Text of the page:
GERALD J. PAPPERT, District Judge.
This litigation involves a dispute regarding the installation of a new air conditioning system at the Franklin Institute in Philadelphia. Elliott-Lewis Corporation ("ELCo"), a subcontractor on the project, sued Skanska USA Building, Inc. ("Skanska"), the general contractor on the project, for unpaid work. Skanska then sued the project architects and engineers. The architects and engineers then sued a number of entities that had manufactured and supplied components for the project. Two of those entities, Patterson Pump Company ("Patterson") and Clapp Associates, Inc. ("Clapp") move to dismiss the claims against them, arguing that they are barred by the economic loss doctrine. The Court agrees and grants the motions.
Factual and Procedural Background
The Franklin Institute ("Franklin") underwent significant renovations in 2013. (Saylor Gregg Compl. ¶ 13, Doc. No. 25.) The renovation project included expanding the Franklin with a 54,000 square foot addition. (Id.). Franklin contracted with Defendant Saylor Gregg Architects ("Saylor Gregg") to design the project. (Id. ¶ 4.) Saylor Gregg then entered into an agreement with Defendant Urban Engineers ("Urban"), through Defendant Marvin Waxman Consulting Engineers, Inc. ("Marvin Waxman"), to provide engineering services for the project. (Id. ¶ 5.) Franklin separately contracted with Skanska to perform the construction work. (Id. ¶ 2.)
Part of the project entailed the design and installation of a new heating, ventilating, and air conditioning ("HVAC") system. (Id. ¶ 14.) Skanska subcontracted with ELCo to install the HVAC piping and controls. (Id. ¶ 16.) The project milestone for the start of the cooling season was April 1, 2013. (Id. ¶ 15.) As a result, February 23, 2013 was established as the target date for the start-up of the new HVAC system. (Id.)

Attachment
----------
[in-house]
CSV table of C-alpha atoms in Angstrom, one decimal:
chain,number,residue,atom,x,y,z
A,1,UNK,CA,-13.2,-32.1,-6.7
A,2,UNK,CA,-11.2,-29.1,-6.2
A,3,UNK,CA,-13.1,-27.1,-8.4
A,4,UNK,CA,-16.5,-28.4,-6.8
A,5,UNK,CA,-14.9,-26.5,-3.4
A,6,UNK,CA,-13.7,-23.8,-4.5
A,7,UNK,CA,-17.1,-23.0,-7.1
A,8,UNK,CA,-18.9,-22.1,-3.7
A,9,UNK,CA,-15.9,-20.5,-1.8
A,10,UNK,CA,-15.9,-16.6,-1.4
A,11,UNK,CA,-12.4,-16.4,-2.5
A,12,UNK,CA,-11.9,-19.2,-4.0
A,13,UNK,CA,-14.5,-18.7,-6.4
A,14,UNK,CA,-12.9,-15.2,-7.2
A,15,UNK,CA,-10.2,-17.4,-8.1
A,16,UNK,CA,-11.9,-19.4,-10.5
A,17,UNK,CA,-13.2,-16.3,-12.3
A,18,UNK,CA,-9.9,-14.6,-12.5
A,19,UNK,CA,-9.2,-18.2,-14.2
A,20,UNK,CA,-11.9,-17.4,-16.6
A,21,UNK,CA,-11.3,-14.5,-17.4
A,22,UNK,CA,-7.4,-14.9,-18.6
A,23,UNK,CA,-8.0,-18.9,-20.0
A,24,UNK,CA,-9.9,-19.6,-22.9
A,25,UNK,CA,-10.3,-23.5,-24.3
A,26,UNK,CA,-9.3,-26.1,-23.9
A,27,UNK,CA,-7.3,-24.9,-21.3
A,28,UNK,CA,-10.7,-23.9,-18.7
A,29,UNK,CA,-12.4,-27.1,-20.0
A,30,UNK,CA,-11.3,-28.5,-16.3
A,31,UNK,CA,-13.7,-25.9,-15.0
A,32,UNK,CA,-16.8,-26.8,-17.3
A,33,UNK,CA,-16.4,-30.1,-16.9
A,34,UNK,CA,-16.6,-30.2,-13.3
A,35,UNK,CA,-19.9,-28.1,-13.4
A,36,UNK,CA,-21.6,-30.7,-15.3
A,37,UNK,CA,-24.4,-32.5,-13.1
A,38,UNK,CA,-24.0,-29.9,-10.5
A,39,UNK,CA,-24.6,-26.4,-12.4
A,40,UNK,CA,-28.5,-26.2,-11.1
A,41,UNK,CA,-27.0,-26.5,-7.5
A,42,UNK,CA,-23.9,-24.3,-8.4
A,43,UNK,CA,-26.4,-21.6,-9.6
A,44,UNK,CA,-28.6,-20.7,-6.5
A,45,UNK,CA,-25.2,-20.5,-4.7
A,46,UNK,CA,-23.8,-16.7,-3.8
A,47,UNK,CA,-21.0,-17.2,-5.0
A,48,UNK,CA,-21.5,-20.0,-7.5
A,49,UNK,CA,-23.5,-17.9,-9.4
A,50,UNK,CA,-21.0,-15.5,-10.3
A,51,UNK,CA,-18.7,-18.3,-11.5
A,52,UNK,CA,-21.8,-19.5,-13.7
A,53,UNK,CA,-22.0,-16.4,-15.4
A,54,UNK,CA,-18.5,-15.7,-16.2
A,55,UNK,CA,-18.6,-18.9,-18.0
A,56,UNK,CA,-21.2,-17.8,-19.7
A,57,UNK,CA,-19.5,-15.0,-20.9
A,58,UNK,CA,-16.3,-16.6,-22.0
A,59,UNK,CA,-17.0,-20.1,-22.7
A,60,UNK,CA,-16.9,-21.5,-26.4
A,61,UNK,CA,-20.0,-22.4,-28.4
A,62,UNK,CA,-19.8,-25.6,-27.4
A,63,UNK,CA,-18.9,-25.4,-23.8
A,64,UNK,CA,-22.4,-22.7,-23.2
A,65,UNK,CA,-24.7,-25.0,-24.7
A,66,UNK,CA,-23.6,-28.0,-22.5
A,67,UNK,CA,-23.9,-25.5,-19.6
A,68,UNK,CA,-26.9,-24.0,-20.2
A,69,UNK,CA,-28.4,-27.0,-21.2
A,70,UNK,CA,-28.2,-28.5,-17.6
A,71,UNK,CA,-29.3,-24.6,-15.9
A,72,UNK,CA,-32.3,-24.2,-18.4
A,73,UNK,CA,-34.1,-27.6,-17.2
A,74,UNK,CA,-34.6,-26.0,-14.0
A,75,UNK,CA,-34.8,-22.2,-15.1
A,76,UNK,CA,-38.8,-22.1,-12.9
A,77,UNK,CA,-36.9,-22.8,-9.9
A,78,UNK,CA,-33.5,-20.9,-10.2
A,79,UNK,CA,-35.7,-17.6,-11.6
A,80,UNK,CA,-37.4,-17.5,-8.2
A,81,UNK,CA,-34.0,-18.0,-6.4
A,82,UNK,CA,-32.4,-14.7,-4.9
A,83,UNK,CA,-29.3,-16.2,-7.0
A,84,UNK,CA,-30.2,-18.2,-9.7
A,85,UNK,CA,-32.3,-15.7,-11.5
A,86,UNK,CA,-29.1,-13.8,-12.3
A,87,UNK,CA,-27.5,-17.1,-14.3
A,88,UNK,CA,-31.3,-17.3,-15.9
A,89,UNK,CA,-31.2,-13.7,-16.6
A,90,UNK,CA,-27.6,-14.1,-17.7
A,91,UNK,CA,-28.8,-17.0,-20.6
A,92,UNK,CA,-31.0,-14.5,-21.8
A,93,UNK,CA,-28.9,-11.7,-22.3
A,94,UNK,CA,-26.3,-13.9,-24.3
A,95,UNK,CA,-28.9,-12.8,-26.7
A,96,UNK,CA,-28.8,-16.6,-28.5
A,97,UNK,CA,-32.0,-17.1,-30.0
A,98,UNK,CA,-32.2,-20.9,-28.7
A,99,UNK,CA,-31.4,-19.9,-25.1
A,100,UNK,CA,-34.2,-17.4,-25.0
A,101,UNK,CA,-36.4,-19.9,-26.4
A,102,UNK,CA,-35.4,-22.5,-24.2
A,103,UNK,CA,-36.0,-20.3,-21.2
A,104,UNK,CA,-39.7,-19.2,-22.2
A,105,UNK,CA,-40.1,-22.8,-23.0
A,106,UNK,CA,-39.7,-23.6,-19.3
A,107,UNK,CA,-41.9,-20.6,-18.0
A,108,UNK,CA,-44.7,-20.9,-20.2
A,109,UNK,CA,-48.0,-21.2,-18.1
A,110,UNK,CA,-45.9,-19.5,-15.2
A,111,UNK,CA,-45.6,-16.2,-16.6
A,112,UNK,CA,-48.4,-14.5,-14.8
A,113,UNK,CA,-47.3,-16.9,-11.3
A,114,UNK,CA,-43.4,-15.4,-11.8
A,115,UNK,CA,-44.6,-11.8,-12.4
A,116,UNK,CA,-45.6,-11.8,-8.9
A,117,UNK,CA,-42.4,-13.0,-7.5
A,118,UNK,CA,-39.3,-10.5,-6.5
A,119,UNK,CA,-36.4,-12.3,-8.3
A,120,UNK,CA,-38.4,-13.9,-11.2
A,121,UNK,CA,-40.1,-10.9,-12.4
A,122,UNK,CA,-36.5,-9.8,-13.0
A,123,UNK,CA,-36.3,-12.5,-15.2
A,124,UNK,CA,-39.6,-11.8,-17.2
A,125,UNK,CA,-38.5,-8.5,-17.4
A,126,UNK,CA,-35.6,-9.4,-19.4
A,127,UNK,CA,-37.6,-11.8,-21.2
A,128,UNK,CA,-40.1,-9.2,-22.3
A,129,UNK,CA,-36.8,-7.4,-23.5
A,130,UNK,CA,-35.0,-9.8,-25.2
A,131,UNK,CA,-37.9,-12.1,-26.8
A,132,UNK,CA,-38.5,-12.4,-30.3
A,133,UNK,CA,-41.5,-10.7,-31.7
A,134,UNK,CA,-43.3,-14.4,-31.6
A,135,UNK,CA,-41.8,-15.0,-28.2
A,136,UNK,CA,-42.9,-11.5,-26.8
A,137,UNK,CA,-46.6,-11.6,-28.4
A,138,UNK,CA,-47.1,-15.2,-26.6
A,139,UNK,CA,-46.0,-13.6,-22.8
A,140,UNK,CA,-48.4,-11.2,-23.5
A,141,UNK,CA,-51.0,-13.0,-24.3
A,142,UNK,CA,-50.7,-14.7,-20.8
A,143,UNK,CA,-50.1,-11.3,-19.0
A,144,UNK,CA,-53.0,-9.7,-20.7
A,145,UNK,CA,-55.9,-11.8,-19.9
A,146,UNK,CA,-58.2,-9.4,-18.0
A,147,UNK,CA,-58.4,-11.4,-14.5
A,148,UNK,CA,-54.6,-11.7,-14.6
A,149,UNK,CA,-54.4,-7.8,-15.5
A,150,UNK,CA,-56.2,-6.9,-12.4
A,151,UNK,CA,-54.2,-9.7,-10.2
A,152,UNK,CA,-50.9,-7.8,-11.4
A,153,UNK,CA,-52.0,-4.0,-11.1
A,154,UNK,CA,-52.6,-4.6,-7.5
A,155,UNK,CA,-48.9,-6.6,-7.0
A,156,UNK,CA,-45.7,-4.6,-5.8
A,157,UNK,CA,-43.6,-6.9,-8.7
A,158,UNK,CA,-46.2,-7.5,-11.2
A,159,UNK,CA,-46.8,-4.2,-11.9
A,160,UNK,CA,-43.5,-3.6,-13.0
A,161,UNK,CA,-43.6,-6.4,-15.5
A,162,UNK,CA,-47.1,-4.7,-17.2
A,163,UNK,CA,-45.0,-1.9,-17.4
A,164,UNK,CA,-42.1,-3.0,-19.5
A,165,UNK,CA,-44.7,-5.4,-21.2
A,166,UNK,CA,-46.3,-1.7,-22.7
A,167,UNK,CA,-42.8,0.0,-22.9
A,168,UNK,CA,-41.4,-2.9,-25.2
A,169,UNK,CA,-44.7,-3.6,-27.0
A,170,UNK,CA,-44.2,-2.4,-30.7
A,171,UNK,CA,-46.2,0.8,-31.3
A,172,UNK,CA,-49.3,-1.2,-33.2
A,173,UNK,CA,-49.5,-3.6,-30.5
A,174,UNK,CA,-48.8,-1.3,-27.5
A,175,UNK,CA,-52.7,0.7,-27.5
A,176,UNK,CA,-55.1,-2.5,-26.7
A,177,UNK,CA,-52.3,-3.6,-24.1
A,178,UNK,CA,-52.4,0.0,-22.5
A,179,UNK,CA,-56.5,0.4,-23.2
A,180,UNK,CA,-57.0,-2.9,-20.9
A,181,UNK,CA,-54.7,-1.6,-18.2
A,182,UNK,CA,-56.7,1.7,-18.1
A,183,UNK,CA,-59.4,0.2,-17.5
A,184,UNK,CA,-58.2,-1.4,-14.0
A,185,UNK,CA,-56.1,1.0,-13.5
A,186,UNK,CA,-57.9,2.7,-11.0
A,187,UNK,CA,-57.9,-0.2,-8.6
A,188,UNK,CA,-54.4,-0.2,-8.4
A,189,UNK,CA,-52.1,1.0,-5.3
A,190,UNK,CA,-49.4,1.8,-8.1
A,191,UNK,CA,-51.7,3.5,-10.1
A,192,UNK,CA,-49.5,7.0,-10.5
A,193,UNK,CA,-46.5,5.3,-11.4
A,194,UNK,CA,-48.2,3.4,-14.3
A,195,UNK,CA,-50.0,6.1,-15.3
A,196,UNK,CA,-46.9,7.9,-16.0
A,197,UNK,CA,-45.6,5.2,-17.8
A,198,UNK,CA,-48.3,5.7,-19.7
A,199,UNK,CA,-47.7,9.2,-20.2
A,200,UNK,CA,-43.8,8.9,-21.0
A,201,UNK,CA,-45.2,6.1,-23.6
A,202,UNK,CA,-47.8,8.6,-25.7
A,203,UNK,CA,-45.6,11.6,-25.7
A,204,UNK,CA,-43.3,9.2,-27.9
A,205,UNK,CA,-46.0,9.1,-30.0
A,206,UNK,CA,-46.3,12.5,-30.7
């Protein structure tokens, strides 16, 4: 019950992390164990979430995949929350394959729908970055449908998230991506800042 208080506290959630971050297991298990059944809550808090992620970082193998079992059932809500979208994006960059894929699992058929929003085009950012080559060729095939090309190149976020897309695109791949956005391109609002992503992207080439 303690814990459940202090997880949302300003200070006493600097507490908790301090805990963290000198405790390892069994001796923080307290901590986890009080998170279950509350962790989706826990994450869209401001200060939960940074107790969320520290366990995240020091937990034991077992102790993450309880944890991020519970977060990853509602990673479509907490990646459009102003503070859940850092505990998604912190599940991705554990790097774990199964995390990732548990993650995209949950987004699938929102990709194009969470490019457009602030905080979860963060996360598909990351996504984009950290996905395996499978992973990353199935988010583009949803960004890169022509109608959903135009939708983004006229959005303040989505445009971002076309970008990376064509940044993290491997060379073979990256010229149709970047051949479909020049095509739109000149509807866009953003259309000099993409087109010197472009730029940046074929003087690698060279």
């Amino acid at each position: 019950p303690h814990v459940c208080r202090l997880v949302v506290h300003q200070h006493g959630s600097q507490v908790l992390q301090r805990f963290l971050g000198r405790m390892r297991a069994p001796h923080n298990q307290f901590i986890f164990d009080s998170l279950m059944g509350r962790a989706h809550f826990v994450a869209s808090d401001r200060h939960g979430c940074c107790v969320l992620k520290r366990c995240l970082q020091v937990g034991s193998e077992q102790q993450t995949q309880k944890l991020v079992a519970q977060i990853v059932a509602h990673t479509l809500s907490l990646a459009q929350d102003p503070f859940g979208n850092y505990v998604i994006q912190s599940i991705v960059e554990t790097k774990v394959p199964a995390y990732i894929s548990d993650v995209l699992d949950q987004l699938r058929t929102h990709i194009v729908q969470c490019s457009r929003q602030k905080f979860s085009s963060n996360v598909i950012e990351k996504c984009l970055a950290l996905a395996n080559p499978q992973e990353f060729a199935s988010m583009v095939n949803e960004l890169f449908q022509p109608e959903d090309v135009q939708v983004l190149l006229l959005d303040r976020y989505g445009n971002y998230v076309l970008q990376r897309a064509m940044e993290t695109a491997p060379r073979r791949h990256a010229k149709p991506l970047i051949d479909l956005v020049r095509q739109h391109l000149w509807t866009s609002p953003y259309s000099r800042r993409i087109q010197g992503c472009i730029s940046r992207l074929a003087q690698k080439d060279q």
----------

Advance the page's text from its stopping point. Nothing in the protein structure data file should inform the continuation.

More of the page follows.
Marvin Waxman's design for the HVAC system included a two-cell cooling tower. (Id. ¶ 32.) The design documents did not specify the exact make and model of the cooling tower to be used; that decision was left to Skanska and ElCo. (Id. ¶ 33.) Rather, the design provided the manufacturer and model number for the cooling tower that Marvin Waxman used as the basis for the design. (Id. ¶ 32.) According to the specifications, if a contractor decided not to use the product chosen as the basis for the design, the contractor had to determine whether the product it chose could meet the required performance criteria without the need to revise the specifications and enter a change order. (Id. ¶ 34.)
ELCo decided not to use the cooling tower upon which the design was based. (Id. ¶ 35.) ELCo instead decided to use a four-cell cooling tower manufactured by Defendant Delta Cooling Towers, Inc. ("Delta"). (Id.) Defendant Sass Moore & Associates, Inc. ("Sass Moore") was the manufacturer's representative for Delta on the project. (Id. ¶ 18.) The decision to use a four-cell cooling tower had consequences as to the HVAC piping and controls that ELCo would need to install to meet the performance criteria under the design specifications. (Id. ¶ 36.) Specifically, the water being supplied to and returning from a cooling tower must be balanced in each cell so that none of the cells overflow. (Id. ¶ 37.) The piping and equipment needed to balance a two-cell tower differs from that needed to balance a four-cell tower. (Id.)
Marvin Waxman initially rejected the submission to use the Delta four-cell cooling tower. (Id. ¶ 38.) However, Skanska, ELCo, Delta, and Sass Moore met with Marvin Waxman and assured that they could configure the piping and related equipment to meet the performance specifications. (Id. ¶ 38.) Based upon these representations, Marvin Waxman approved the use of the Delta cooling tower for the HVAC installation. (Id. ¶ 40.)